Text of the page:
2019 is also the centenary of the end of the Great War, when the international system was thrown into disarray after the collapse of the Concert of Europe, and took three decades to settle into a new equilibrium. Our generation grew up in that peaceful, stable, post-World War II world, but we will now have to live through the return of history. After almost seventy years, we are seeing a global backlash against hyper-globalisation, and the inequalities – social, financial, spatial – that seem to come alongside it. Ideas we thought over with the end of the Cold War, such as Great Power competition, nationalism and religion, are returning to global and local politics, often forcefully. All this is underpinned by a revolution in technology, led by the melding of artificial intelligence and robotics into a new world of cyber-physical systems, that could rock the foundation not just of the global economy, but also human society and its place in the world.

Singapore may not be at the epicentre, but neither are we immune to the global backlash. We have already been rocked by the return of tribalism, as technological dislocation hit white-collar workers and kick-started anti-immigrant sentiments that continue to simmer today. We are seeing trust in public institutions slowly erode, as evidenced by cries of “return my CPF” in the last General Election (even though such calls were not supported by votes at the ballot box). Public servants desperately battle fake news that can only take hold because segments of Singaporeans no longer fundamentally believe that the Government has their best interests at heart.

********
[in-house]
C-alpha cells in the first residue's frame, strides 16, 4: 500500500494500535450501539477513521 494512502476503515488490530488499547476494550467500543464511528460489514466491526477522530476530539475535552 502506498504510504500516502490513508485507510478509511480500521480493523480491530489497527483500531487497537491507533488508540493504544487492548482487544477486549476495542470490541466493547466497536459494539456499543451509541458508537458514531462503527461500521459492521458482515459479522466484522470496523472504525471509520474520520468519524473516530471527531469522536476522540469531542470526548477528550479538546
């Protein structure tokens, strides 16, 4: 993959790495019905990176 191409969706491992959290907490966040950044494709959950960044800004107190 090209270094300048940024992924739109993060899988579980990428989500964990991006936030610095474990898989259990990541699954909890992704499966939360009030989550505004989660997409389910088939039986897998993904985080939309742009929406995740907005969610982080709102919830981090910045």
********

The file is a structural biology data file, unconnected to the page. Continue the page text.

I often feel helpless in the face of the scale and complexity of these changes, and of the changes we must make in order to adapt to it. But instead of being paralysed, we should see this as a chance to take advantage of how Singapore has grown and matured as a society and economy. All of us must work together now; the complex world needs all our diverse perspectives and skills in order to make sense of how to move forward together. We must equip ourselves and our children with the tools to understand, imagine, and shape the future that we want. We must discover our own simplifying constraints, the trellises that we can put in place as a society to allow us to collaborate and thrive, not just survive. To accomplish that, we will need to find in ourselves the courage to rethink old assumptions,the imagination to find new solutions, and the resilience to accept failures and start over.